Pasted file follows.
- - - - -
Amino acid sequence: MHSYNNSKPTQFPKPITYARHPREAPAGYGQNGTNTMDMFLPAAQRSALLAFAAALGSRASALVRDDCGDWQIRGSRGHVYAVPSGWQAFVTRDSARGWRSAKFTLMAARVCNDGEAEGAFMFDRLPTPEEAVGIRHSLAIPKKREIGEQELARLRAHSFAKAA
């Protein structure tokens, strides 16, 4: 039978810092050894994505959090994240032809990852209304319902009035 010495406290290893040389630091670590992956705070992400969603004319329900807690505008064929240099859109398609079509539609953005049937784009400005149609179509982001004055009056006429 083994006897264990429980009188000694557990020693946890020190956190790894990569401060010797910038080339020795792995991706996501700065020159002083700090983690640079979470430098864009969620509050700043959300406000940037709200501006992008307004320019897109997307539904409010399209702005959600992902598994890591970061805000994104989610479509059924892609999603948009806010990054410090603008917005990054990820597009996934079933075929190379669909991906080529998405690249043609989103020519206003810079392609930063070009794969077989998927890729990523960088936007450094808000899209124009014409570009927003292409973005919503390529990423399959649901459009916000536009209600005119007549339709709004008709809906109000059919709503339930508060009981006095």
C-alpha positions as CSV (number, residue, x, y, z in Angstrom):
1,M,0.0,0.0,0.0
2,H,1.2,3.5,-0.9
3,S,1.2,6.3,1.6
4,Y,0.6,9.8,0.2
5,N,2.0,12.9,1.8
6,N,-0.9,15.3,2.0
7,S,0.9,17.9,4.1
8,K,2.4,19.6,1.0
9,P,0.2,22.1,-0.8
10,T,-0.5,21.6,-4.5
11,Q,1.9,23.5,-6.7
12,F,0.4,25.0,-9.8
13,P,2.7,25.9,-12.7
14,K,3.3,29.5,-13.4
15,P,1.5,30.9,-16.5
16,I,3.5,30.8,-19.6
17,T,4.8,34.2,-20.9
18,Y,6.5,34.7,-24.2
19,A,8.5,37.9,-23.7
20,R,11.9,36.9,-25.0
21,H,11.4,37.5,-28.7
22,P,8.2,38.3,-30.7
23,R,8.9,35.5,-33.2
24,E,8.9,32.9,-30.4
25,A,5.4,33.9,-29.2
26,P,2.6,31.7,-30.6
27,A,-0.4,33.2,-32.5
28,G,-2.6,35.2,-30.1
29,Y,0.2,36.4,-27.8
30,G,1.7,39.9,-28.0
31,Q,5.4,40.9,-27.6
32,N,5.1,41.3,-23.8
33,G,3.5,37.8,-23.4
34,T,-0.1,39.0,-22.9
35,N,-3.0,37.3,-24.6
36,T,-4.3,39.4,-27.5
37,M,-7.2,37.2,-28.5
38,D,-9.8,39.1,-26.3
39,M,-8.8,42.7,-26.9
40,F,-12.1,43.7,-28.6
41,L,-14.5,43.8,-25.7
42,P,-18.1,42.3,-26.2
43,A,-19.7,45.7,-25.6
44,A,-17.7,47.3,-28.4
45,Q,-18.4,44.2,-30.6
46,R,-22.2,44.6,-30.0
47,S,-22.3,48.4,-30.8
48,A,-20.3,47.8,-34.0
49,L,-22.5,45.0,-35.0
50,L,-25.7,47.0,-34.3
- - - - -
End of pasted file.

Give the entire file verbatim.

Amino acid sequence: MHSYNNSKPTQFPKPITYARHPREAPAGYGQNGTNTMDMFLPAAQRSALLAFAAALGSRASALVRDDCGDWQIRGSRGHVYAVPSGWQAFVTRDSARGWRSAKFTLMAARVCNDGEAEGAFMFDRLPTPEEAVGIRHSLAIPKKREIGEQELARLRAHSFAKAA
């Protein structure tokens, strides 16, 4: 039978810092050894994505959090994240032809990852209304319902009035 010495406290290893040389630091670590992956705070992400969603004319329900807690505008064929240099859109398609079509539609953005049937784009400005149609179509982001004055009056006429 083994006897264990429980009188000694557990020693946890020190956190790894990569401060010797910038080339020795792995991706996501700065020159002083700090983690640079979470430098864009969620509050700043959300406000940037709200501006992008307004320019897109997307539904409010399209702005959600992902598994890591970061805000994104989610479509059924892609999603948009806010990054410090603008917005990054990820597009996934079933075929190379669909991906080529998405690249043609989103020519206003810079392609930063070009794969077989998927890729990523960088936007450094808000899209124009014409570009927003292409973005919503390529990423399959649901459009916000536009209600005119007549339709709004008709809906109000059919709503339930508060009981006095």
C-alpha positions as CSV (number, residue, x, y, z in Angstrom):
1,M,0.0,0.0,0.0
2,H,1.2,3.5,-0.9
3,S,1.2,6.3,1.6
4,Y,0.6,9.8,0.2
5,N,2.0,12.9,1.8
6,N,-0.9,15.3,2.0
7,S,0.9,17.9,4.1
8,K,2.4,19.6,1.0
9,P,0.2,22.1,-0.8
10,T,-0.5,21.6,-4.5
11,Q,1.9,23.5,-6.7
12,F,0.4,25.0,-9.8
13,P,2.7,25.9,-12.7
14,K,3.3,29.5,-13.4
15,P,1.5,30.9,-16.5
16,I,3.5,30.8,-19.6
17,T,4.8,34.2,-20.9
18,Y,6.5,34.7,-24.2
19,A,8.5,37.9,-23.7
20,R,11.9,36.9,-25.0
21,H,11.4,37.5,-28.7
22,P,8.2,38.3,-30.7
23,R,8.9,35.5,-33.2
24,E,8.9,32.9,-30.4
25,A,5.4,33.9,-29.2
26,P,2.6,31.7,-30.6
27,A,-0.4,33.2,-32.5
28,G,-2.6,35.2,-30.1
29,Y,0.2,36.4,-27.8
30,G,1.7,39.9,-28.0
31,Q,5.4,40.9,-27.6
32,N,5.1,41.3,-23.8
33,G,3.5,37.8,-23.4
34,T,-0.1,39.0,-22.9
35,N,-3.0,37.3,-24.6
36,T,-4.3,39.4,-27.5
37,M,-7.2,37.2,-28.5
38,D,-9.8,39.1,-26.3
39,M,-8.8,42.7,-26.9
40,F,-12.1,43.7,-28.6
41,L,-14.5,43.8,-25.7
42,P,-18.1,42.3,-26.2
43,A,-19.7,45.7,-25.6
44,A,-17.7,47.3,-28.4
45,Q,-18.4,44.2,-30.6
46,R,-22.2,44.6,-30.0
47,S,-22.3,48.4,-30.8
48,A,-20.3,47.8,-34.0
49,L,-22.5,45.0,-35.0
50,L,-25.7,47.0,-34.3